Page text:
In a particularly awkward twist, the Jay Paul meeting took place on the same night that the Planning and Transportation Commission was discussing a "concept plan" for the area around California Avenue and Fry's Electronic, which includes 395 Page Mill. The timing forced area residents to choose between going to City Hall to discuss the city's long-term vision for the area or attending the Jay Paul meeting at the AOL Headquarters to hear about the new development.
Most chose the latter, prompting the planning commission to schedule another meeting on the concept plan for Dec. 11 so that more people would attend and offer feedback about their neighborhood's long-term future.
"It's our intention to engage fully with the community and get a full opportunity for everyone to express their views and answer any relevant questions," planning commission Chair Mark Michael said at the onset of the concept-plan discussion.
Ray Paul faced a similar task, though unlike the commission he received more than enough input. Residents voiced concerns about traffic congestion, parking shortages and pedestrian safety. Paul freely acknowledged that the project would increase traffic (slowing down the peak-hour drive by between 1 and 2 mph on Oregon Expressway heading toward U.S. Highway 101 and by slightly more than 2 mph going east toward Interstate 280). But he also said the building's proximity to the California Avenue Caltrain station makes it an ideal site to add office space while minimizing traffic impact.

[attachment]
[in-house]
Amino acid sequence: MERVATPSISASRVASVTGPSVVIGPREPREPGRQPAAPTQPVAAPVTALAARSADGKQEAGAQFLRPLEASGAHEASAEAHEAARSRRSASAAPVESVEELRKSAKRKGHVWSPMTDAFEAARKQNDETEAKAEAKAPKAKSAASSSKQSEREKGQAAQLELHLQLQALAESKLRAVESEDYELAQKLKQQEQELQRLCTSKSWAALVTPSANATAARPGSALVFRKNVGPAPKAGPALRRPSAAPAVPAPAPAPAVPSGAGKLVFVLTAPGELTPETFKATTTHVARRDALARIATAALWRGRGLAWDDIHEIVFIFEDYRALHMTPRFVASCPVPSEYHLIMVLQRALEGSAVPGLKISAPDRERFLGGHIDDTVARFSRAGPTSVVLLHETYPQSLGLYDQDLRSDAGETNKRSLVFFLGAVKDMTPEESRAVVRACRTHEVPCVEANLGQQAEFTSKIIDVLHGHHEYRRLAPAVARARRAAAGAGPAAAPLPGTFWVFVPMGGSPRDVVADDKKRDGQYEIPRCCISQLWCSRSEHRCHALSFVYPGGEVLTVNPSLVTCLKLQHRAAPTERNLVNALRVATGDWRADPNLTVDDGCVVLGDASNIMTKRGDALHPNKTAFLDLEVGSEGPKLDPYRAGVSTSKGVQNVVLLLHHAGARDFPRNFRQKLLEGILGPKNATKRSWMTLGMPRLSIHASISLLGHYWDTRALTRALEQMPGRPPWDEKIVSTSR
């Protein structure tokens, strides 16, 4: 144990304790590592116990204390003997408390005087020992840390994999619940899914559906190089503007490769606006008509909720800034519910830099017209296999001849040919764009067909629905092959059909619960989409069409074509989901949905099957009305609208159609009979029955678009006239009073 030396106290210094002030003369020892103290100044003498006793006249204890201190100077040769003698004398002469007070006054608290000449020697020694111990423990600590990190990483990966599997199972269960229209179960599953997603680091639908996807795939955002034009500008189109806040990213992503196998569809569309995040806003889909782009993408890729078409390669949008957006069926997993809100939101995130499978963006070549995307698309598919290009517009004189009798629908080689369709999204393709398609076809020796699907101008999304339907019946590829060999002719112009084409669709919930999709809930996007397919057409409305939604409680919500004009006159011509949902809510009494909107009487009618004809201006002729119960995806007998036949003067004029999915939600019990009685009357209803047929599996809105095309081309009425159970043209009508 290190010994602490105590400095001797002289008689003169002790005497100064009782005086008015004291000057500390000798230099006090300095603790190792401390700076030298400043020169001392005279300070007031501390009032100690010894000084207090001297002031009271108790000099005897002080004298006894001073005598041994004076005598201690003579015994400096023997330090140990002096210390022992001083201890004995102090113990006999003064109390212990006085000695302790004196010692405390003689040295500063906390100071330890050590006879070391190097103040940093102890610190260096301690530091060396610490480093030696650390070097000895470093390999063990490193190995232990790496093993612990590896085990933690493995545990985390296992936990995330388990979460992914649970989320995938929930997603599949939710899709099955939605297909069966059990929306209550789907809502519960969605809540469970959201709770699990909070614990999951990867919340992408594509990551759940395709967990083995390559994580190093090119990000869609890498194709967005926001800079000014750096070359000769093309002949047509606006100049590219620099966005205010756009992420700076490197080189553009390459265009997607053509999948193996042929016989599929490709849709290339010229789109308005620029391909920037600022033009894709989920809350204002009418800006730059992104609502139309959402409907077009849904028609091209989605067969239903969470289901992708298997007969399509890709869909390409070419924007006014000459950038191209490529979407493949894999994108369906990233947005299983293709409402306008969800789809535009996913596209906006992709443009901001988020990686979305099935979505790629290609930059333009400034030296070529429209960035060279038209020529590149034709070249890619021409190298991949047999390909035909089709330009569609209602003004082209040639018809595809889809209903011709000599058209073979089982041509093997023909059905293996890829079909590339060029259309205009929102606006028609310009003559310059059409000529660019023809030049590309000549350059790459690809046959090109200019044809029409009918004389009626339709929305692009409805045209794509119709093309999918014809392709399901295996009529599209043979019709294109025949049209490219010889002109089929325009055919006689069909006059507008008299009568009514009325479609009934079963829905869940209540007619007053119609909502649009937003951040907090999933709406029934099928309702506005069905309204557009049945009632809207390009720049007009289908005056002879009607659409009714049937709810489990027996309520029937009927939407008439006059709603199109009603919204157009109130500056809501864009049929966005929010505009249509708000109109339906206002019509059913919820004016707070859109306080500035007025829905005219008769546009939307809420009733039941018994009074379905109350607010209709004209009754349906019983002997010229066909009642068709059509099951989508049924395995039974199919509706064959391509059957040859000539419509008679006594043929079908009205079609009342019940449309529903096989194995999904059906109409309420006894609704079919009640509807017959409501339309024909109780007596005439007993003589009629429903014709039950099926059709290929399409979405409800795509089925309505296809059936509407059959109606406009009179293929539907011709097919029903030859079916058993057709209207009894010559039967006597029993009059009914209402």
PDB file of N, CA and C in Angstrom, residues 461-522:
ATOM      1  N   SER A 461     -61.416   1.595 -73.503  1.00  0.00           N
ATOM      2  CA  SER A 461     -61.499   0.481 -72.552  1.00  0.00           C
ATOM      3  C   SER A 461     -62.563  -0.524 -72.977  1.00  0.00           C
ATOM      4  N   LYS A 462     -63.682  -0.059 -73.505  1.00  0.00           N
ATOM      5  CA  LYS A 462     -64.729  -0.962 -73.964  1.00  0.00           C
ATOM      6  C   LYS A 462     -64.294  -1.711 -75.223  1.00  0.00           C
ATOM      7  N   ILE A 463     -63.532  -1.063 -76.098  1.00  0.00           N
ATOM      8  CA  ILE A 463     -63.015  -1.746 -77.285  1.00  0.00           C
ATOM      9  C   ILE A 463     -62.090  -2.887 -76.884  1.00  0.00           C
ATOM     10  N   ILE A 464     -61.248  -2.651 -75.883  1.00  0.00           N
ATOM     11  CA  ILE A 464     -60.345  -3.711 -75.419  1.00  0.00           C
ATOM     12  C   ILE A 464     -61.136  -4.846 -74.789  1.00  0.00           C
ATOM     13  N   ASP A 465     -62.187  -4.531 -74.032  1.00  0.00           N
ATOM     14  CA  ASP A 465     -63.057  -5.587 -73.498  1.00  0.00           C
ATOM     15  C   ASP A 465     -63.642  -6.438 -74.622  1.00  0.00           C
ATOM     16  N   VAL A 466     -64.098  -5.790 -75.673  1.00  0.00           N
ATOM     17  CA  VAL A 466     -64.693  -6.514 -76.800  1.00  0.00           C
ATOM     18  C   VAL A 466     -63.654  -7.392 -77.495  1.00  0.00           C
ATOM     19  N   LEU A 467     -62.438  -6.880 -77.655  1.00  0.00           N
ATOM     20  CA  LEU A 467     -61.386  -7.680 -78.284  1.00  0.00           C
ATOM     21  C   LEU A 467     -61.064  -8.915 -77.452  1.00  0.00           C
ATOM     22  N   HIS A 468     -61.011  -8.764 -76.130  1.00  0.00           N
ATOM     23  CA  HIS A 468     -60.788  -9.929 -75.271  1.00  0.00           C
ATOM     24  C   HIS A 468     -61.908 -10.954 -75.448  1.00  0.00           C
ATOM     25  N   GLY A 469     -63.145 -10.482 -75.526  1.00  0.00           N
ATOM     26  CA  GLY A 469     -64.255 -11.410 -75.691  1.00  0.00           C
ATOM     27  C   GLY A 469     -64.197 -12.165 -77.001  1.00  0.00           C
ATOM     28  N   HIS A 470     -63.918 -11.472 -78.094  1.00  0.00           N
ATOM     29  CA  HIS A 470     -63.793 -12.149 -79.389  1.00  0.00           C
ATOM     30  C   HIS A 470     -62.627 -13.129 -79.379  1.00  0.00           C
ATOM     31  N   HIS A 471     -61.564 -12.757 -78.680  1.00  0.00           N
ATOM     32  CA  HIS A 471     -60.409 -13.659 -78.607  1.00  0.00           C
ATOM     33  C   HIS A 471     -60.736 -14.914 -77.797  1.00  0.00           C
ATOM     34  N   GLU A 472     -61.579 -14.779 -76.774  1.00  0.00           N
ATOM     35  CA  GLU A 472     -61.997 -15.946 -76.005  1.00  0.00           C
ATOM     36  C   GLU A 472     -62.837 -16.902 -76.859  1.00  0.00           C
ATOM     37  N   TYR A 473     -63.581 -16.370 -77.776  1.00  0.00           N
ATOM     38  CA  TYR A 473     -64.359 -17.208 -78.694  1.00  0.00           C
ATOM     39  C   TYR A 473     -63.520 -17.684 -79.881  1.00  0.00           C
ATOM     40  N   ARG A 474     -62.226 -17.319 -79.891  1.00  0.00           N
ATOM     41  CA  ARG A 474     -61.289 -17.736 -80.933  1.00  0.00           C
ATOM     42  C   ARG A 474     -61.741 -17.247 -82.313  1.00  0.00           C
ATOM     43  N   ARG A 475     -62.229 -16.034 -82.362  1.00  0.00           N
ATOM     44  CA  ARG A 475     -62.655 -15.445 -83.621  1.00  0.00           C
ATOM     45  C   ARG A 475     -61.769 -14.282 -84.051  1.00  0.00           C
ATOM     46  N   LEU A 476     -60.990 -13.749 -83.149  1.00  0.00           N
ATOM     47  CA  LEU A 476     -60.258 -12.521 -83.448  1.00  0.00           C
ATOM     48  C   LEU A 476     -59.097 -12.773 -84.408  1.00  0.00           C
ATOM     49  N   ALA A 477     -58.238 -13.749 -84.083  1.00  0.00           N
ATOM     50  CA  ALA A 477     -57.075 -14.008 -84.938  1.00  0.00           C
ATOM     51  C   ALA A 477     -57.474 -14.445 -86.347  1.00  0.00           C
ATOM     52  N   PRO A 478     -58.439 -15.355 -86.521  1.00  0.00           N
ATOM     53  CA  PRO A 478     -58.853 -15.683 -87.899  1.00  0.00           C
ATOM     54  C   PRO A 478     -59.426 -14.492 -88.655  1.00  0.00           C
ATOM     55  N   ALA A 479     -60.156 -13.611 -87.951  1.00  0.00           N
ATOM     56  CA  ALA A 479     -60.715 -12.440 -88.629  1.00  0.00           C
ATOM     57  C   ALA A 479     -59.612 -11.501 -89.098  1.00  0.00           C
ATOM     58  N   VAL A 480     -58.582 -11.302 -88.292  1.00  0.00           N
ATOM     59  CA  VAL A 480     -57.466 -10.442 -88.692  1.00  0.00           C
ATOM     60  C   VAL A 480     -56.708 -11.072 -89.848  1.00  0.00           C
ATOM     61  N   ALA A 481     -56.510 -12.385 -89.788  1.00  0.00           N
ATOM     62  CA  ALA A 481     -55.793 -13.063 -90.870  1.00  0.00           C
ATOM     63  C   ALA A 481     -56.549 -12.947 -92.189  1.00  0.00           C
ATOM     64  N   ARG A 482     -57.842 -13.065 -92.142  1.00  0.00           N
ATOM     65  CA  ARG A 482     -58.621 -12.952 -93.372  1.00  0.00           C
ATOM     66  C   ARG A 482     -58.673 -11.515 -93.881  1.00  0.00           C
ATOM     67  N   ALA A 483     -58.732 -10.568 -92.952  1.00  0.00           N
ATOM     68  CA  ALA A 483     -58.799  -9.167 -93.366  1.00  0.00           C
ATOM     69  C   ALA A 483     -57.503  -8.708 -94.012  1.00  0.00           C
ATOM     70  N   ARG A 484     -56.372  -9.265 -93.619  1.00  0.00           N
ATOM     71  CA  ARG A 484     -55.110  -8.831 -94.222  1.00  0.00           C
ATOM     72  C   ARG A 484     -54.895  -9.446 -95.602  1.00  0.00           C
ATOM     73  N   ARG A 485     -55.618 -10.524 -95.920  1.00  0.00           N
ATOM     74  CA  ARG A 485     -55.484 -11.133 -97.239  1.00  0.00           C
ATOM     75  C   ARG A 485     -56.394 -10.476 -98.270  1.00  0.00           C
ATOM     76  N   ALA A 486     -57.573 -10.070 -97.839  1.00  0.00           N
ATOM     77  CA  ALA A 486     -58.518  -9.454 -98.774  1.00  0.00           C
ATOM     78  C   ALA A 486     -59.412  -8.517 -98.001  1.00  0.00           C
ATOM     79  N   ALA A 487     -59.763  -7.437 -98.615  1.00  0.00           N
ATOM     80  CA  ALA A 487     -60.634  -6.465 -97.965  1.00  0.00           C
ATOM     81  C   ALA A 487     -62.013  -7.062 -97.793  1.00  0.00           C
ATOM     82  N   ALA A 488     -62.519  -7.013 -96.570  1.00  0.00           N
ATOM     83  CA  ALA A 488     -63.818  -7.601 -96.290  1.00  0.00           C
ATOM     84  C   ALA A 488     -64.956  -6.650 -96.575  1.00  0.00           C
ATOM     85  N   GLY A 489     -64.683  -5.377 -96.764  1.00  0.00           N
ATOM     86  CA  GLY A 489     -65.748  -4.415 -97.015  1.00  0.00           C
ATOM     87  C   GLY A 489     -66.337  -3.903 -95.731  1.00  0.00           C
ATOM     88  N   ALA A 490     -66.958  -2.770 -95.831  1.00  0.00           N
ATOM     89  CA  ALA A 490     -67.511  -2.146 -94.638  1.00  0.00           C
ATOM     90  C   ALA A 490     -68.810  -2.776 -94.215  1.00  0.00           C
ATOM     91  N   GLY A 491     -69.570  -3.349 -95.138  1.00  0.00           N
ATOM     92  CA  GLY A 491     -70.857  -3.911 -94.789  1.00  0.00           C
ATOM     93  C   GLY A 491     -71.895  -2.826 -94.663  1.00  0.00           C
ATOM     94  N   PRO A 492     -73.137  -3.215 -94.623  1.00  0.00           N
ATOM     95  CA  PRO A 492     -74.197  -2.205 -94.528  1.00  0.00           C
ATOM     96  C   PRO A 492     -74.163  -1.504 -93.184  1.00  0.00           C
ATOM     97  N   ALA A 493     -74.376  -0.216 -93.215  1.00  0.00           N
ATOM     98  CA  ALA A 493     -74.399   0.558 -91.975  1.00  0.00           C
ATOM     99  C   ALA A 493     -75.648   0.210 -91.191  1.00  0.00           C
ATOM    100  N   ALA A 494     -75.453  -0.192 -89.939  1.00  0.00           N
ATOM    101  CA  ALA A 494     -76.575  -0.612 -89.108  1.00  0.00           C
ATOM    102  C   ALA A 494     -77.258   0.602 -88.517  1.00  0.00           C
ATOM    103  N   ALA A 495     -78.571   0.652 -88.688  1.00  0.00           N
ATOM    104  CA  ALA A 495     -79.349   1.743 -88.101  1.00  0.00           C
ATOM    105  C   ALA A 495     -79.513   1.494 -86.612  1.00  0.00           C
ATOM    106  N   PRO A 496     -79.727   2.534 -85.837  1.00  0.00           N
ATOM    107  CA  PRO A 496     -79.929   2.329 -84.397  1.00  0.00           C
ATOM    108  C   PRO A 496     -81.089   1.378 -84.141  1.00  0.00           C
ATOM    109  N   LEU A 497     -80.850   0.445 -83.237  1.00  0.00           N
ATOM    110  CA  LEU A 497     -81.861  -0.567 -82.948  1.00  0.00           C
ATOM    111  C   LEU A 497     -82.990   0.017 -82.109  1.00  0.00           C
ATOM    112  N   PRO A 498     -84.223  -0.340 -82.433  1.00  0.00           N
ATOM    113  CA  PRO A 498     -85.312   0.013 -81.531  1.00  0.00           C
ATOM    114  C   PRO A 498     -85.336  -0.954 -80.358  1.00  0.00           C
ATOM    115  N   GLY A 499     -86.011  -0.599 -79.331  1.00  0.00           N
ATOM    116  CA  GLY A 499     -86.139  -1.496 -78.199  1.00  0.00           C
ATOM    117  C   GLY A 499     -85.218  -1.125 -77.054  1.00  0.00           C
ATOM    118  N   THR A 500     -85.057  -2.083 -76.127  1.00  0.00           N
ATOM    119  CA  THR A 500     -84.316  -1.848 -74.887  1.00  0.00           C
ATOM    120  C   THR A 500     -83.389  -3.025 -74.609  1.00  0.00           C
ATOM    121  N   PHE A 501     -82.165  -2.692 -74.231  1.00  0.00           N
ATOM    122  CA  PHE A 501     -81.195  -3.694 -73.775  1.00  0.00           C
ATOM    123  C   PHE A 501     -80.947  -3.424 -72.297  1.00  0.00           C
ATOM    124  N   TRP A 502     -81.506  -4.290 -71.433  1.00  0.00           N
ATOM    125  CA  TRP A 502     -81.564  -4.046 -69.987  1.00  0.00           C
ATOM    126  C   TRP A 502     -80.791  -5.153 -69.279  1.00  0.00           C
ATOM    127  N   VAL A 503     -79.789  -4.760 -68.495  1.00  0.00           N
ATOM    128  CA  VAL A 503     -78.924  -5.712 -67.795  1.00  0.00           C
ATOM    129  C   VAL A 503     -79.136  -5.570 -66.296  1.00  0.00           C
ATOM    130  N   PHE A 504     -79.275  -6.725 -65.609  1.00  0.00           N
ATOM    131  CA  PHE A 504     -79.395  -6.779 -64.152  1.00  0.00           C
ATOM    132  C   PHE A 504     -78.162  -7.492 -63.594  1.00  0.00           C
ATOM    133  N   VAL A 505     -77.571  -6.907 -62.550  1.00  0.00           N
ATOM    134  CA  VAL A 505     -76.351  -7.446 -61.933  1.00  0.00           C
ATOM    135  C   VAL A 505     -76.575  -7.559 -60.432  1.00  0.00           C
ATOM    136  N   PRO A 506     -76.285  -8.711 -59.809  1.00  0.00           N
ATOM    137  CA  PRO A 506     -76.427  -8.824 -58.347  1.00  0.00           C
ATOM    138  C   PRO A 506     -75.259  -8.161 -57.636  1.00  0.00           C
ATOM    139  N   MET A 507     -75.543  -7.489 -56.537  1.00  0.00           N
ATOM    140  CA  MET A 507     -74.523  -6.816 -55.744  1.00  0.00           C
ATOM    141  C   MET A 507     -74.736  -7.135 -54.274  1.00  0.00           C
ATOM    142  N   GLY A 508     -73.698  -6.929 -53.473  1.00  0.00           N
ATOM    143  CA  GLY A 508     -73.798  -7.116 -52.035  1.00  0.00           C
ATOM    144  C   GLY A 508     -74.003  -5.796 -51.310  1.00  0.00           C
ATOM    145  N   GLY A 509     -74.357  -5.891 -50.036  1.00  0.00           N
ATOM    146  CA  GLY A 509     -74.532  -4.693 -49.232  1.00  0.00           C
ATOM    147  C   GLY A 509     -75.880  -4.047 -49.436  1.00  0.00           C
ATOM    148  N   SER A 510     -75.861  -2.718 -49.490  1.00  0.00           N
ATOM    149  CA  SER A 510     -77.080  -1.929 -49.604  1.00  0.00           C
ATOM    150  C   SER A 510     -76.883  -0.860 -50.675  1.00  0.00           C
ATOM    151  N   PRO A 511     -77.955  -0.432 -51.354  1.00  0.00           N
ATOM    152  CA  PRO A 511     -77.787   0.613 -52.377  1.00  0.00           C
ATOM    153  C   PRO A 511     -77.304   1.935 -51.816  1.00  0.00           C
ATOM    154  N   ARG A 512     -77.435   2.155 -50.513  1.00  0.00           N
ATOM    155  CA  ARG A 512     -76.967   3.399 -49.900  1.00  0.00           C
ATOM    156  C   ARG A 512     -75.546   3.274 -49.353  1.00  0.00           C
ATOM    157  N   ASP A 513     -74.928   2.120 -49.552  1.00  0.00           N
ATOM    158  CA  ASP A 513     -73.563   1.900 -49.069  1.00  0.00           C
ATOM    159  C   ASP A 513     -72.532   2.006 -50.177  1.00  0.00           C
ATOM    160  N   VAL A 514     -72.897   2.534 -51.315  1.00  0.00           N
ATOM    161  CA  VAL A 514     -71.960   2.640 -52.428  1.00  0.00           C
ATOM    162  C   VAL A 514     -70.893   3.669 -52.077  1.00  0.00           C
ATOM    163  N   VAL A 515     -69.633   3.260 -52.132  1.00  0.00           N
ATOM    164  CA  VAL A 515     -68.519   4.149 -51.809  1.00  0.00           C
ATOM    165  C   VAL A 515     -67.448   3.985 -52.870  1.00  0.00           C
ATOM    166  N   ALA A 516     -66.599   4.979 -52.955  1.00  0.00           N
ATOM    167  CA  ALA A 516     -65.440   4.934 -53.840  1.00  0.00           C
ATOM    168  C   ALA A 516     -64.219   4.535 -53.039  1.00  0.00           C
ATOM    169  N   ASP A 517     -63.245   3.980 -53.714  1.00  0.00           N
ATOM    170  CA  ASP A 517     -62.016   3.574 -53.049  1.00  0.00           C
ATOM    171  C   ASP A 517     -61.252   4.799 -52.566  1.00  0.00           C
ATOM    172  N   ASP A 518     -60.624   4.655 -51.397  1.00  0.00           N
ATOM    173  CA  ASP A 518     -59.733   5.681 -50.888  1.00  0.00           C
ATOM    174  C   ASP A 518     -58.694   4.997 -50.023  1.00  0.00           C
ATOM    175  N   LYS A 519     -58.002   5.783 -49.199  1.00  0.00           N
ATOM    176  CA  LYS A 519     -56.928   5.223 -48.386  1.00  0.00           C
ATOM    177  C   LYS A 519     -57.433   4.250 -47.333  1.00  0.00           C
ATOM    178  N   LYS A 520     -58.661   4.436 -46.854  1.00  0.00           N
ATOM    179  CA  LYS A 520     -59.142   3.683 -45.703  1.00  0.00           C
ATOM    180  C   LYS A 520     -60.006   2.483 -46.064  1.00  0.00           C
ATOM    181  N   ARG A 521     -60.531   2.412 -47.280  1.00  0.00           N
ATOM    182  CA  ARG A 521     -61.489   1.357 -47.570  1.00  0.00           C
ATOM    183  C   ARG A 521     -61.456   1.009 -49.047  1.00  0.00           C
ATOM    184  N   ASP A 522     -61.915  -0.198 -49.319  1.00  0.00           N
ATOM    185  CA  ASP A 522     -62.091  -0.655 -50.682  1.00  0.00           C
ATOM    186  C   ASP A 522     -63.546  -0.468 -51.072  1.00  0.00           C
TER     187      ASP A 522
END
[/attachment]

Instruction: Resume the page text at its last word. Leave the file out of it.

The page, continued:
Paul acknowledged that planned-community zoning is a "hot-button" issue in Palo Alto these days, given the voter's defeat of the Maybell housing development. In the Jay Paul case, he said, the zoning makes sense.
"We certainly don't think and are not promoting the concept that this city or any other city do all of its development through PC or very much of it, but we do think there's a place for it for virtually any city's building," Paul told the audience. "We'd like to make the case for why here."
Though the project would stand near the heavily congested intersection of Page Mill and El Camino Real, Paul argued that the company's strategies for encouraging alternative commuting would lead many of the buildings' employees to take public transit and other modes. The company plans to offer a bus service, he said, as well as subsidized Caltrain passes. It also plans to create better walkways for pedestrians between the new buildings and the transit station.